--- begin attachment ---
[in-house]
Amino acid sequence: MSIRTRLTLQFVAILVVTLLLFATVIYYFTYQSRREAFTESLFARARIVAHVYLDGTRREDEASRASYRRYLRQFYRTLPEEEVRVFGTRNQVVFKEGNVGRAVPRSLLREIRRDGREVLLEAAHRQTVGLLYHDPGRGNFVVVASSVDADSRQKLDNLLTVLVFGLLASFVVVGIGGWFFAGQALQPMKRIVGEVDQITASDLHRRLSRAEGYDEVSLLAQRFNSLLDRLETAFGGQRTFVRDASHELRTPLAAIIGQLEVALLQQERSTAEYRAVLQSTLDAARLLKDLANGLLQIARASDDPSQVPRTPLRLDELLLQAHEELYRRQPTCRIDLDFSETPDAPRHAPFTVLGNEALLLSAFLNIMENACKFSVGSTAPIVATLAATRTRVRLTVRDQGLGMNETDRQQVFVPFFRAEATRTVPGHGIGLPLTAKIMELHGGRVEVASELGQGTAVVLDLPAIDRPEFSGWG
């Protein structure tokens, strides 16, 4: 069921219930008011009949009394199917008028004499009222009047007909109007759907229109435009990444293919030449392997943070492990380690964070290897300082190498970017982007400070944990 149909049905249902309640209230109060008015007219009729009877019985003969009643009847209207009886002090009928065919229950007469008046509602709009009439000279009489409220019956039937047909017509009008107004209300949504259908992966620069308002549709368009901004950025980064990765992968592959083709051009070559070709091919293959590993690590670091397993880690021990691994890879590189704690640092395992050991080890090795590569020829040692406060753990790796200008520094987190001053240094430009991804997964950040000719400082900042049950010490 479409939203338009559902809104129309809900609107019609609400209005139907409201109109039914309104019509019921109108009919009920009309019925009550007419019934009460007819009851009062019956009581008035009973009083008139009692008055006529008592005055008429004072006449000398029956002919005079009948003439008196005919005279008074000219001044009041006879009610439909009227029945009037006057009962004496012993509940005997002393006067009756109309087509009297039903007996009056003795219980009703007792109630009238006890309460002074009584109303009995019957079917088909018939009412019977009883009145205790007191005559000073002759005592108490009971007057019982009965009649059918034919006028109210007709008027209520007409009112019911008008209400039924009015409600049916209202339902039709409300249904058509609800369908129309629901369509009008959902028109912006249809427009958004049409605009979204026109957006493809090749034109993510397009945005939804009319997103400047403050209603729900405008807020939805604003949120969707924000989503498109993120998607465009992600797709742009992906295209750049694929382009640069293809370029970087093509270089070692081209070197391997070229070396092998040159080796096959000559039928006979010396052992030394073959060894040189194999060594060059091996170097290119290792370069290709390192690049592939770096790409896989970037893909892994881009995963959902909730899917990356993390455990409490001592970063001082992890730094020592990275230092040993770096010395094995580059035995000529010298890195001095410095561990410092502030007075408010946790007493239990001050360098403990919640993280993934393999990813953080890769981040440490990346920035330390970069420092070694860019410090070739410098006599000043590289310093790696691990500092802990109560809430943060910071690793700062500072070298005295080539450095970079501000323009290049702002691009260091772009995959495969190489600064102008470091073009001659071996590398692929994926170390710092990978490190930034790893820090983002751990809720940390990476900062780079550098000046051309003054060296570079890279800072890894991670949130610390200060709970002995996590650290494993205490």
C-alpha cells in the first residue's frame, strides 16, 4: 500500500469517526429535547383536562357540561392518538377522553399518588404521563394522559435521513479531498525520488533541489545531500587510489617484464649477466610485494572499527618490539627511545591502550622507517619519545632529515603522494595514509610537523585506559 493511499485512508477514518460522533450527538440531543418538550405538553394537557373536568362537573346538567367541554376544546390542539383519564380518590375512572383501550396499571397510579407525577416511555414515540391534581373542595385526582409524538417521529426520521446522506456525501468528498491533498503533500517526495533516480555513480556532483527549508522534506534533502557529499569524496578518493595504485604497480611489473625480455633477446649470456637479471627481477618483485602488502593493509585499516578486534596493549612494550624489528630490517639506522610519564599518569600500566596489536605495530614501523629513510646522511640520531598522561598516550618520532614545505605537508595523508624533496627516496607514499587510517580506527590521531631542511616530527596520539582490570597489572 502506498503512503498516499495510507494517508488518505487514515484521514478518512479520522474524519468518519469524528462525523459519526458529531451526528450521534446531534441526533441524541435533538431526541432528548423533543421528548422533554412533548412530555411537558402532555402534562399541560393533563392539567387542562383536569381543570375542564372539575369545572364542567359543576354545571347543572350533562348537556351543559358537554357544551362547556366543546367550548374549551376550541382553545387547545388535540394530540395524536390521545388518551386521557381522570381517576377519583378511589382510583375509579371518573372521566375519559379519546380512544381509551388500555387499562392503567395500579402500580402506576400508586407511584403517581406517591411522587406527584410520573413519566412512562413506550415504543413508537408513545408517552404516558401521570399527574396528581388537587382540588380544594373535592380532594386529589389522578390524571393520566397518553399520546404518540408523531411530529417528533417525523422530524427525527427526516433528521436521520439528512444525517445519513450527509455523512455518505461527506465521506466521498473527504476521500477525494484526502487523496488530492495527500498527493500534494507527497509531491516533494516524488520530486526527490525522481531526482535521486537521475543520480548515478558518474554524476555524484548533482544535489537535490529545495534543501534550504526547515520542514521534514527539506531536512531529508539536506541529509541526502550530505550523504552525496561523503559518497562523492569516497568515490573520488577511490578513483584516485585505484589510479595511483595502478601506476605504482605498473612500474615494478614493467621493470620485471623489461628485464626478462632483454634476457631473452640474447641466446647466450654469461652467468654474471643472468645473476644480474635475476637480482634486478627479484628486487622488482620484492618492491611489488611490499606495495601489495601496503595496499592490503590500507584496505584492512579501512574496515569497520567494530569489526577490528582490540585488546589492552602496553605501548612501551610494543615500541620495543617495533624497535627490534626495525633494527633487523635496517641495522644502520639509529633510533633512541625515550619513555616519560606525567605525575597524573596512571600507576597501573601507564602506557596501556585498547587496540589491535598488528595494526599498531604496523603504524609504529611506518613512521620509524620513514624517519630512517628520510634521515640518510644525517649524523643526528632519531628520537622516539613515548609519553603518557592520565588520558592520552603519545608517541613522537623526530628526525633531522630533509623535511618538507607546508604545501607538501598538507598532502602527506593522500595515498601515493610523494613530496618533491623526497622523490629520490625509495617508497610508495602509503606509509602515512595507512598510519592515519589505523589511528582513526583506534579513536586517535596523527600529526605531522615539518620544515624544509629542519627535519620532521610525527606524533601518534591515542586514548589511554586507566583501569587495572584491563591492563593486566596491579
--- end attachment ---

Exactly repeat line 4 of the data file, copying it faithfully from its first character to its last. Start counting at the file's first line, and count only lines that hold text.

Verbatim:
C-alpha cells in the first residue's frame, strides 16, 4: 500500500469517526429535547383536562357540561392518538377522553399518588404521563394522559435521513479531498525520488533541489545531500587510489617484464649477466610485494572499527618490539627511545591502550622507517619519545632529515603522494595514509610537523585506559 493511499485512508477514518460522533450527538440531543418538550405538553394537557373536568362537573346538567367541554376544546390542539383519564380518590375512572383501550396499571397510579407525577416511555414515540391534581373542595385526582409524538417521529426520521446522506456525501468528498491533498503533500517526495533516480555513480556532483527549508522534506534533502557529499569524496578518493595504485604497480611489473625480455633477446649470456637479471627481477618483485602488502593493509585499516578486534596493549612494550624489528630490517639506522610519564599518569600500566596489536605495530614501523629513510646522511640520531598522561598516550618520532614545505605537508595523508624533496627516496607514499587510517580506527590521531631542511616530527596520539582490570597489572 502506498503512503498516499495510507494517508488518505487514515484521514478518512479520522474524519468518519469524528462525523459519526458529531451526528450521534446531534441526533441524541435533538431526541432528548423533543421528548422533554412533548412530555411537558402532555402534562399541560393533563392539567387542562383536569381543570375542564372539575369545572364542567359543576354545571347543572350533562348537556351543559358537554357544551362547556366543546367550548374549551376550541382553545387547545388535540394530540395524536390521545388518551386521557381522570381517576377519583378511589382510583375509579371518573372521566375519559379519546380512544381509551388500555387499562392503567395500579402500580402506576400508586407511584403517581406517591411522587406527584410520573413519566412512562413506550415504543413508537408513545408517552404516558401521570399527574396528581388537587382540588380544594373535592380532594386529589389522578390524571393520566397518553399520546404518540408523531411530529417528533417525523422530524427525527427526516433528521436521520439528512444525517445519513450527509455523512455518505461527506465521506466521498473527504476521500477525494484526502487523496488530492495527500498527493500534494507527497509531491516533494516524488520530486526527490525522481531526482535521486537521475543520480548515478558518474554524476555524484548533482544535489537535490529545495534543501534550504526547515520542514521534514527539506531536512531529508539536506541529509541526502550530505550523504552525496561523503559518497562523492569516497568515490573520488577511490578513483584516485585505484589510479595511483595502478601506476605504482605498473612500474615494478614493467621493470620485471623489461628485464626478462632483454634476457631473452640474447641466446647466450654469461652467468654474471643472468645473476644480474635475476637480482634486478627479484628486487622488482620484492618492491611489488611490499606495495601489495601496503595496499592490503590500507584496505584492512579501512574496515569497520567494530569489526577490528582490540585488546589492552602496553605501548612501551610494543615500541620495543617495533624497535627490534626495525633494527633487523635496517641495522644502520639509529633510533633512541625515550619513555616519560606525567605525575597524573596512571600507576597501573601507564602506557596501556585498547587496540589491535598488528595494526599498531604496523603504524609504529611506518613512521620509524620513514624517519630512517628520510634521515640518510644525517649524523643526528632519531628520537622516539613515548609519553603518557592520565588520558592520552603519545608517541613522537623526530628526525633531522630533509623535511618538507607546508604545501607538501598538507598532502602527506593522500595515498601515493610523494613530496618533491623526497622523490629520490625509495617508497610508495602509503606509509602515512595507512598510519592515519589505523589511528582513526583506534579513536586517535596523527600529526605531522615539518620544515624544509629542519627535519620532521610525527606524533601518534591515542586514548589511554586507566583501569587495572584491563591492563593486566596491579